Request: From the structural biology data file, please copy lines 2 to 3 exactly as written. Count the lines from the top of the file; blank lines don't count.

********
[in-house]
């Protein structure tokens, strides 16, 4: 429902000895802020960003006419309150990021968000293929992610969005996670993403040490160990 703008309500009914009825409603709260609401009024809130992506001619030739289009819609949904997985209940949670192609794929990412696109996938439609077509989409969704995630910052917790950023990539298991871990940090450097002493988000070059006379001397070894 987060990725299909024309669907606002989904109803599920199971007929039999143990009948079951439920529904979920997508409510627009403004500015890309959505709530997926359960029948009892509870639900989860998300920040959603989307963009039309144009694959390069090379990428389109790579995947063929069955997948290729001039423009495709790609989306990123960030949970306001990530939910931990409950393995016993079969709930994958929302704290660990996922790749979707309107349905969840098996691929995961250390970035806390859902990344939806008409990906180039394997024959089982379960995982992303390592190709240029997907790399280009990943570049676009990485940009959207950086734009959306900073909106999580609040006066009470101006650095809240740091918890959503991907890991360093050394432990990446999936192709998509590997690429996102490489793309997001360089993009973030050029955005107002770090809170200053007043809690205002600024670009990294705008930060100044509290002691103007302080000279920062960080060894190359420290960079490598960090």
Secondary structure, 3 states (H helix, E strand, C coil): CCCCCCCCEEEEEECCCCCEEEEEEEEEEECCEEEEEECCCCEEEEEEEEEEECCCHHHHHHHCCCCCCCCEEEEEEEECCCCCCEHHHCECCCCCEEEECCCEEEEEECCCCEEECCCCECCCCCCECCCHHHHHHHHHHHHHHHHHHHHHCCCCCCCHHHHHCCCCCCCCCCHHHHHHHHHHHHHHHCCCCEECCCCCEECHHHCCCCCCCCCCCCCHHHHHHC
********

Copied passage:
């Protein structure tokens, strides 16, 4: 429902000895802020960003006419309150990021968000293929992610969005996670993403040490160990 703008309500009914009825409603709260609401009024809130992506001619030739289009819609949904997985209940949670192609794929990412696109996938439609077509989409969704995630910052917790950023990539298991871990940090450097002493988000070059006379001397070894 987060990725299909024309669907606002989904109803599920199971007929039999143990009948079951439920529904979920997508409510627009403004500015890309959505709530997926359960029948009892509870639900989860998300920040959603989307963009039309144009694959390069090379990428389109790579995947063929069955997948290729001039423009495709790609989306990123960030949970306001990530939910931990409950393995016993079969709930994958929302704290660990996922790749979707309107349905969840098996691929995961250390970035806390859902990344939806008409990906180039394997024959089982379960995982992303390592190709240029997907790399280009990943570049676009990485940009959207950086734009959306900073909106999580609040006066009470101006650095809240740091918890959503991907890991360093050394432990990446999936192709998509590997690429996102490489793309997001360089993009973030050029955005107002770090809170200053007043809690205002600024670009990294705008930060100044509290002691103007302080000279920062960080060894190359420290960079490598960090």
Secondary structure, 3 states (H helix, E strand, C coil): CCCCCCCCEEEEEECCCCCEEEEEEEEEEECCEEEEEECCCCEEEEEEEEEEECCCHHHHHHHCCCCCCCCEEEEEEEECCCCCCEHHHCECCCCCEEEECCCEEEEEECCCCEEECCCCECCCCCCECCCHHHHHHHHHHHHHHHHHHHHHCCCCCCCHHHHHCCCCCCCCCCHHHHHHHHHHHHHHHCCCCEECCCCCEECHHHCCCCCCCCCCCCCHHHHHHC